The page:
I just read a heart-felt Facebook post about the tyranny of holiday shopping. The writer pleaded for sanity: instead of Black Friday, Small Business Saturday and Cyber Sunday; how about helping a neighbor rake leaves, or volunteer at a soup kitchen, or donate to a worthy charity, he asked. His point is well taken; who could argue that helping others is the most perfect reflection of the spirit of the season. And it would be saner, still, to spend time entertaining family and friends at Thanksgiving, than camping overnight at the parking lot of Wal-Mart.
“The worse kind of -ism is commercialism” says a character in my favorite holiday movie, Miracle on 34th Street.
Yet among the most wonderful memories I have of the holidays is shopping. My mother would take a day off from work and we would spend an entire day together buying ornaments and gifts. It’s a tradition I share with my son.
Then there are the remembered gifts. When I was newly married and struggling through college, I managed to save just enough money to surprise my husband on Christmas morning with two tickets to Paris. Paris is wonderful, but the sharpest shared memory we have is my husband opening this gift in our much-too-small, all-so-very-cold apartment on West 10th Street.
Today, my heart spills over when I remember my son James, then 4, shaking from head to toe Christmas morning as he surveyed the bounty of packages under the Christmas tree. As new parents, we over spent on fancy Lego sets, and trains and radio controlled airplanes; but my son fell in love with a simple red plastic tool box. A love so deep, he carried it everywhere and, for months, took it to bed with him. This $10.95 plastic tool box is a finely etched shared memory that will last both our lifetimes.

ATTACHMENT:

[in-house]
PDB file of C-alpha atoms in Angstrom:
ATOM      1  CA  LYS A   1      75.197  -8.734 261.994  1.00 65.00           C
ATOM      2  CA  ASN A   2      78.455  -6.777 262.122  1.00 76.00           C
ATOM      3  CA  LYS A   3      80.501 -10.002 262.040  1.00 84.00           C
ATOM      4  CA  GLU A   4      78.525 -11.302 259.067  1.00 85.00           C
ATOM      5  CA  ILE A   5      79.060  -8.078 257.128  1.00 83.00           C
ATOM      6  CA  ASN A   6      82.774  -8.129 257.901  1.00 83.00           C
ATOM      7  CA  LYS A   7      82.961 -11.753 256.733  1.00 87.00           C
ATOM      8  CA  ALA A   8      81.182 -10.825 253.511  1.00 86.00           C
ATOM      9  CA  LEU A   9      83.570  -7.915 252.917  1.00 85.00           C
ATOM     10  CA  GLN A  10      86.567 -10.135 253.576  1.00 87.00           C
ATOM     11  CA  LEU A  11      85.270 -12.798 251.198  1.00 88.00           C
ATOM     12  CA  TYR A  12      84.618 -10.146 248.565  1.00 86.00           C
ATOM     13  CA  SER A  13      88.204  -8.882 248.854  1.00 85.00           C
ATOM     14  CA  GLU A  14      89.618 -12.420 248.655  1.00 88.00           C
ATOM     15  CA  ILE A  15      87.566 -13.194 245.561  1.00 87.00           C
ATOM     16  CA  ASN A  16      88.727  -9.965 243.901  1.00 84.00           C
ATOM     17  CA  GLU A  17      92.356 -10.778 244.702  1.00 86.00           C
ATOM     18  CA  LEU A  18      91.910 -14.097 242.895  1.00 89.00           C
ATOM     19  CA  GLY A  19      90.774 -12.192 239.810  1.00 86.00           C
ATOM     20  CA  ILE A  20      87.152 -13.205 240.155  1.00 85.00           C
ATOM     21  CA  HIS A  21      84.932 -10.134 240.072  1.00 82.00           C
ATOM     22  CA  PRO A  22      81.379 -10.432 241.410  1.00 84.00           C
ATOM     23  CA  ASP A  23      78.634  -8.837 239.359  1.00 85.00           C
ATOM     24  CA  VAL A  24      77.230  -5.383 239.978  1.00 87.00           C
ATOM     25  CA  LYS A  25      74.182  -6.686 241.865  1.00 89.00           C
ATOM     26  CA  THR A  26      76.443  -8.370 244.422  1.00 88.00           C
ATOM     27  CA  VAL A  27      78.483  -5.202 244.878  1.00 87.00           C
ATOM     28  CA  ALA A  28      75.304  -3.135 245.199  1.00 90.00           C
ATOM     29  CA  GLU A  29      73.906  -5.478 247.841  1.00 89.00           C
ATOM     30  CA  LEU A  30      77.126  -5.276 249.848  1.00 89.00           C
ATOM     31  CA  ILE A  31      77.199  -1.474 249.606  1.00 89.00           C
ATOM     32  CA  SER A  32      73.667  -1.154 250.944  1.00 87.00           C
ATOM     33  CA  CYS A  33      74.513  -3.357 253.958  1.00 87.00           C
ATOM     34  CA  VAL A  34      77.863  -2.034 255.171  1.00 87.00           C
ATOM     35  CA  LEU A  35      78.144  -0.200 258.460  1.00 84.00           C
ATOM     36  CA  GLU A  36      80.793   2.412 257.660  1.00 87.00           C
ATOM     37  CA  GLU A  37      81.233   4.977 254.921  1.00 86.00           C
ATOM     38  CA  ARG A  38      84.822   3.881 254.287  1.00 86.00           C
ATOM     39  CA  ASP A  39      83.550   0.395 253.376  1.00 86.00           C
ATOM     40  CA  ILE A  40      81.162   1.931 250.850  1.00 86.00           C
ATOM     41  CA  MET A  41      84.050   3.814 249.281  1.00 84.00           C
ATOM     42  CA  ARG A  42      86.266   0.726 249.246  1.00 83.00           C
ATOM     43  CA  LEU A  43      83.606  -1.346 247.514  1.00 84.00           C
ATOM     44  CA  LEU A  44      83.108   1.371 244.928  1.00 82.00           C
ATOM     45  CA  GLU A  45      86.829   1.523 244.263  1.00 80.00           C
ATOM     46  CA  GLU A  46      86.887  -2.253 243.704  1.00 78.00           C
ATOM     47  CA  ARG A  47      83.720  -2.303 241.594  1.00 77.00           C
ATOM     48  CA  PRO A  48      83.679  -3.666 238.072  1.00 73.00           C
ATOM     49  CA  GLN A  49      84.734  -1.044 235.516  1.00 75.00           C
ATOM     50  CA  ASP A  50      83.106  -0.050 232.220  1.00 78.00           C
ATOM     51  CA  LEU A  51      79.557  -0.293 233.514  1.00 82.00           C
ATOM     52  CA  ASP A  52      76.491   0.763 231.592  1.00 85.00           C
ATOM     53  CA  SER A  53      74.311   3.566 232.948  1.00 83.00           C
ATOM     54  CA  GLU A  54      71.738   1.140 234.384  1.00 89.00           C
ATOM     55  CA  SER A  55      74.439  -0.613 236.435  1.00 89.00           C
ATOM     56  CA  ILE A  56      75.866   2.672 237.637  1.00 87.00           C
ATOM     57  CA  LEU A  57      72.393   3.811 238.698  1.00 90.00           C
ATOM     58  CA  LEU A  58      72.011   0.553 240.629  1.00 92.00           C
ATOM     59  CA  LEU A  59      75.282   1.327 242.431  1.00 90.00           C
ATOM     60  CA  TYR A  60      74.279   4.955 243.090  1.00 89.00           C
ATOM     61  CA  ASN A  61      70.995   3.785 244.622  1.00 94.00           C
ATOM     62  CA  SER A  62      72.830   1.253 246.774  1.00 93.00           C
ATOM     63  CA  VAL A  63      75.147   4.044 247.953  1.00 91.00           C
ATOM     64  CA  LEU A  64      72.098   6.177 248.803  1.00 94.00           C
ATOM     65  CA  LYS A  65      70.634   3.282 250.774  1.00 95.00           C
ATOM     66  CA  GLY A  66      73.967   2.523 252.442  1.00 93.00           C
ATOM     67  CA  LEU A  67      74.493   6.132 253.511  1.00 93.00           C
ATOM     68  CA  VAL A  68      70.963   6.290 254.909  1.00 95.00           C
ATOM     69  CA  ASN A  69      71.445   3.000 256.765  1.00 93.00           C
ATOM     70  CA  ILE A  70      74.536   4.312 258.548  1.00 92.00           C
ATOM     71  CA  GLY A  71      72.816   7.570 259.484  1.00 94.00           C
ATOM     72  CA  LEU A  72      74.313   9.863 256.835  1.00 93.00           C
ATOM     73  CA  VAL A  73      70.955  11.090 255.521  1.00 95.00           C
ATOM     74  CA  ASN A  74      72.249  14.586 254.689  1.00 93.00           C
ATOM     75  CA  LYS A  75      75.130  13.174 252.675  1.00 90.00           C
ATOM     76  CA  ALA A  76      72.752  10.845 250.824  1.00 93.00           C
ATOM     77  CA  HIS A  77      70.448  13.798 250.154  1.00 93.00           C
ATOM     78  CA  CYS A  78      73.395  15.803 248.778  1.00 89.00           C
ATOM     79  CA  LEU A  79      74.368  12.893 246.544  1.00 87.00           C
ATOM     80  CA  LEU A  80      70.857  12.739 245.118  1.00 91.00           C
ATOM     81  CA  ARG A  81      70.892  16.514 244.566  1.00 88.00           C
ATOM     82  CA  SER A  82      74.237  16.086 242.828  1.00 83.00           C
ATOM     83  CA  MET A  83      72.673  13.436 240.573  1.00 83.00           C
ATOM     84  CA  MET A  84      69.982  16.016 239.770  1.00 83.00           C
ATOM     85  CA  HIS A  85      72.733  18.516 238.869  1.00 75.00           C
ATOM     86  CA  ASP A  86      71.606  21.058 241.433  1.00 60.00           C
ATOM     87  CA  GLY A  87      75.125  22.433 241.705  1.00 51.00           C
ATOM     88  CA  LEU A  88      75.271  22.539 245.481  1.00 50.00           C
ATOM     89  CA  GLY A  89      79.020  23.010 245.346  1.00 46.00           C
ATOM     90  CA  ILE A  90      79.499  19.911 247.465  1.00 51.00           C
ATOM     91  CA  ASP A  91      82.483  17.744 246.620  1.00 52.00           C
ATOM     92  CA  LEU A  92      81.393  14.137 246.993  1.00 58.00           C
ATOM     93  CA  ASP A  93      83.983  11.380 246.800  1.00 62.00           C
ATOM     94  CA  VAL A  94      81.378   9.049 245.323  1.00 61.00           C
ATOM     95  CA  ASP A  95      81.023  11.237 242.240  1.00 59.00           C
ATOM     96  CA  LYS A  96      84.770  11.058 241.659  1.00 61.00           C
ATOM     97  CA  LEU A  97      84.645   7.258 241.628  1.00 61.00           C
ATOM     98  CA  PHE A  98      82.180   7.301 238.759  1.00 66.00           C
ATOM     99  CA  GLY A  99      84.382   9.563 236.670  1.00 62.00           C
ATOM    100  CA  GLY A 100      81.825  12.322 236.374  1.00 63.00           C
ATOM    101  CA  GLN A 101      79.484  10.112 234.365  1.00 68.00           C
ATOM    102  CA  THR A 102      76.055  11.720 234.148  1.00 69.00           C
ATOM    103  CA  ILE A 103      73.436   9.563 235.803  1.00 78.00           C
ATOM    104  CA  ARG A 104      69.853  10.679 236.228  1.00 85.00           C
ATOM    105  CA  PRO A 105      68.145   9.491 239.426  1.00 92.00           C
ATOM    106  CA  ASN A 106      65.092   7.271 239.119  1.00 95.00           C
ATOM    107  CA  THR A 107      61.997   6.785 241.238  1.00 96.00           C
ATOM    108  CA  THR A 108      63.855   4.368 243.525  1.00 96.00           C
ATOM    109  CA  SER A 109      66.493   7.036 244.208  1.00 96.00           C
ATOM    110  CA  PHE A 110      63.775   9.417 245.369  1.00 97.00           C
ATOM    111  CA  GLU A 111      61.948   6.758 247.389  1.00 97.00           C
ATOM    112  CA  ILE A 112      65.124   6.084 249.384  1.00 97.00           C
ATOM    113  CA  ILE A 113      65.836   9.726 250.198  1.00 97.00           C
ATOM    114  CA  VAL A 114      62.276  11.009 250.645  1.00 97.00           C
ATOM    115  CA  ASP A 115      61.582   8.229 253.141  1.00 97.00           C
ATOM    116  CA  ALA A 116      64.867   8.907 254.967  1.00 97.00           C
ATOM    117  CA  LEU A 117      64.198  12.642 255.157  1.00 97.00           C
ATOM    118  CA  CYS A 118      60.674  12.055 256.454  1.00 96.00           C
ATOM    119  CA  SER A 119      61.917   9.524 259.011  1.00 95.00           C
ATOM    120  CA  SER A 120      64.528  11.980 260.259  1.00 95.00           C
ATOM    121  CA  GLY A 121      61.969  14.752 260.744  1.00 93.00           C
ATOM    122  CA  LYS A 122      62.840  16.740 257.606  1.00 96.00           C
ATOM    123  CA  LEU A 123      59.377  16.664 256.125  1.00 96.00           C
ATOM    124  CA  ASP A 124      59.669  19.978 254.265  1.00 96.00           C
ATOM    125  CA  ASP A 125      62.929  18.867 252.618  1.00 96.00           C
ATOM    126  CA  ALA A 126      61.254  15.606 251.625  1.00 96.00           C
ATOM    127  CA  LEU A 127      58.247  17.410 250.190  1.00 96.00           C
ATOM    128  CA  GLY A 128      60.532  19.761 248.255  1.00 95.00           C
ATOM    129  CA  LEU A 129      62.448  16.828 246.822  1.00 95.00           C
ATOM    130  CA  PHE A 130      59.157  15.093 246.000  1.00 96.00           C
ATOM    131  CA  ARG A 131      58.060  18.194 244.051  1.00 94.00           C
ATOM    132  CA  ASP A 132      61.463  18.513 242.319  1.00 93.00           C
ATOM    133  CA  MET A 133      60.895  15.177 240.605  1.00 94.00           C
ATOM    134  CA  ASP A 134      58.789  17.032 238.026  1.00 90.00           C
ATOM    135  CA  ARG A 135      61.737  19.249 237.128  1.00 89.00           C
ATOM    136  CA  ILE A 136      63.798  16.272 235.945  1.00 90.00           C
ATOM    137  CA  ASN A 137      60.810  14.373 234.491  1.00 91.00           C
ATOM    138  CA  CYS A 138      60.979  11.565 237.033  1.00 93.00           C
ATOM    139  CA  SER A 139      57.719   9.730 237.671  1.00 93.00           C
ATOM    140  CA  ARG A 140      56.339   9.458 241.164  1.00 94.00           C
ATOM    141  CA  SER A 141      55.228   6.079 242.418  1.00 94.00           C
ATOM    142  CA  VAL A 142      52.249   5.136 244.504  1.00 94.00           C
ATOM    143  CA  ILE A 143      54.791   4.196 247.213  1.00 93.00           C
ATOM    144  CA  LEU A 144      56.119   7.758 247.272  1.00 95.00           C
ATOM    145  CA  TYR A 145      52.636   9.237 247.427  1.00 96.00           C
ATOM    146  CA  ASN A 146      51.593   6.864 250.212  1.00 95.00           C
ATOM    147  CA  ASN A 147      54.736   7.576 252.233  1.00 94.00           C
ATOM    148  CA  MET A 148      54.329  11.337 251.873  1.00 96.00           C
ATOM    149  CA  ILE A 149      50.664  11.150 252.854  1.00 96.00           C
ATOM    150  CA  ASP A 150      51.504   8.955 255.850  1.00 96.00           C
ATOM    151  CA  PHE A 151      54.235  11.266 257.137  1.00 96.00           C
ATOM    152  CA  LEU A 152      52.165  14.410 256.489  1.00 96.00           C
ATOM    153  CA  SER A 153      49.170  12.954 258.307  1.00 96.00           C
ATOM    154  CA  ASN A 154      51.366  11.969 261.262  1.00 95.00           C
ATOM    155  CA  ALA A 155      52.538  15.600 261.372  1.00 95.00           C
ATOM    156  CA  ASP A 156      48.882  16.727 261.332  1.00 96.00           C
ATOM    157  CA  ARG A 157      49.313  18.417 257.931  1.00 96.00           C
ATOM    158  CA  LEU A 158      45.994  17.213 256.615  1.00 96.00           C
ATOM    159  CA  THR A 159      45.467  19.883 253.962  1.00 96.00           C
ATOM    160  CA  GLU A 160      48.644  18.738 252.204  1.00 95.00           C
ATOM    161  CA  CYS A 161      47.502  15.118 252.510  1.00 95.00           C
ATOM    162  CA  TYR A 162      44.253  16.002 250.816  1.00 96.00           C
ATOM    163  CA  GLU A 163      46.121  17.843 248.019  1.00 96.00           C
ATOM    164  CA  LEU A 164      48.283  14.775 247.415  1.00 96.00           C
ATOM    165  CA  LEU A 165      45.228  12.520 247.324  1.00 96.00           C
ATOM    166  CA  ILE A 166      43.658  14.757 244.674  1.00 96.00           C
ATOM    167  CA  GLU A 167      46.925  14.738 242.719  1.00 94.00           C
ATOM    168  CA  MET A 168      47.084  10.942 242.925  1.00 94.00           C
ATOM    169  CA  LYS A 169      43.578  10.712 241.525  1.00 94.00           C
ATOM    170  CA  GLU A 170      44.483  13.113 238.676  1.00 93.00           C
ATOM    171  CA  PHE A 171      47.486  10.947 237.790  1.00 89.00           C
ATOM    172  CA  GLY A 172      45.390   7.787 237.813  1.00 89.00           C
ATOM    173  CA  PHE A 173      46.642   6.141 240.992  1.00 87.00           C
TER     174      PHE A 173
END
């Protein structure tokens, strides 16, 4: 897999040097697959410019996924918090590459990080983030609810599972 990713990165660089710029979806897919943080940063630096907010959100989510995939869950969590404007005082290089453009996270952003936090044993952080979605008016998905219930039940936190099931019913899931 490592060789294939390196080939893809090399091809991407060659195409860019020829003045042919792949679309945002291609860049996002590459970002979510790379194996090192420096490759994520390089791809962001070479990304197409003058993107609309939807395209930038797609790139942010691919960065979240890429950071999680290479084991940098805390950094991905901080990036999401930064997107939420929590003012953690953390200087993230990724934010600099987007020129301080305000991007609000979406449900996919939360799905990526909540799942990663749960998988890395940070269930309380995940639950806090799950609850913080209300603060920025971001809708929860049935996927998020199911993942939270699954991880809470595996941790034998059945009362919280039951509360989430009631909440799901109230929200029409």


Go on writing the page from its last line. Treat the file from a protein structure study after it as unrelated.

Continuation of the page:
My husband still remembers a particular bike he received at Christmas—the exact sound of the bell and the elongated handlebars. He marvels at how his parents knew exactly what bike he wanted and how stealthily they had hid the purchase until Christmas morning.
The truth is for us, as it is for my Facebook friend, there is little we need; but I still smile at the memory of a recent Christmas morning, opening a badly wrapped gift from my son: a beige hat I had admired during our shopping day together. I love it dearly, even if I really do not need a hat.
There is a beauty in giving and getting. Just re-read O’Henry’s classic short story, The Gift of the Magi, to understand why we try so hard, every season, to find the right gift: the bike that delights, the red tool box with a toy hammer, the beige hat.
My Facebook friend and the fictional character from a treasured old movie are right; there is too much of the wrong type of ‘ism this time of year. But still, to me, a simple neighborly gesture such a raking a neighbor’s leaves or a plain red plastic tool-box purchased from a big box store both reflect the best ism of all: altruism.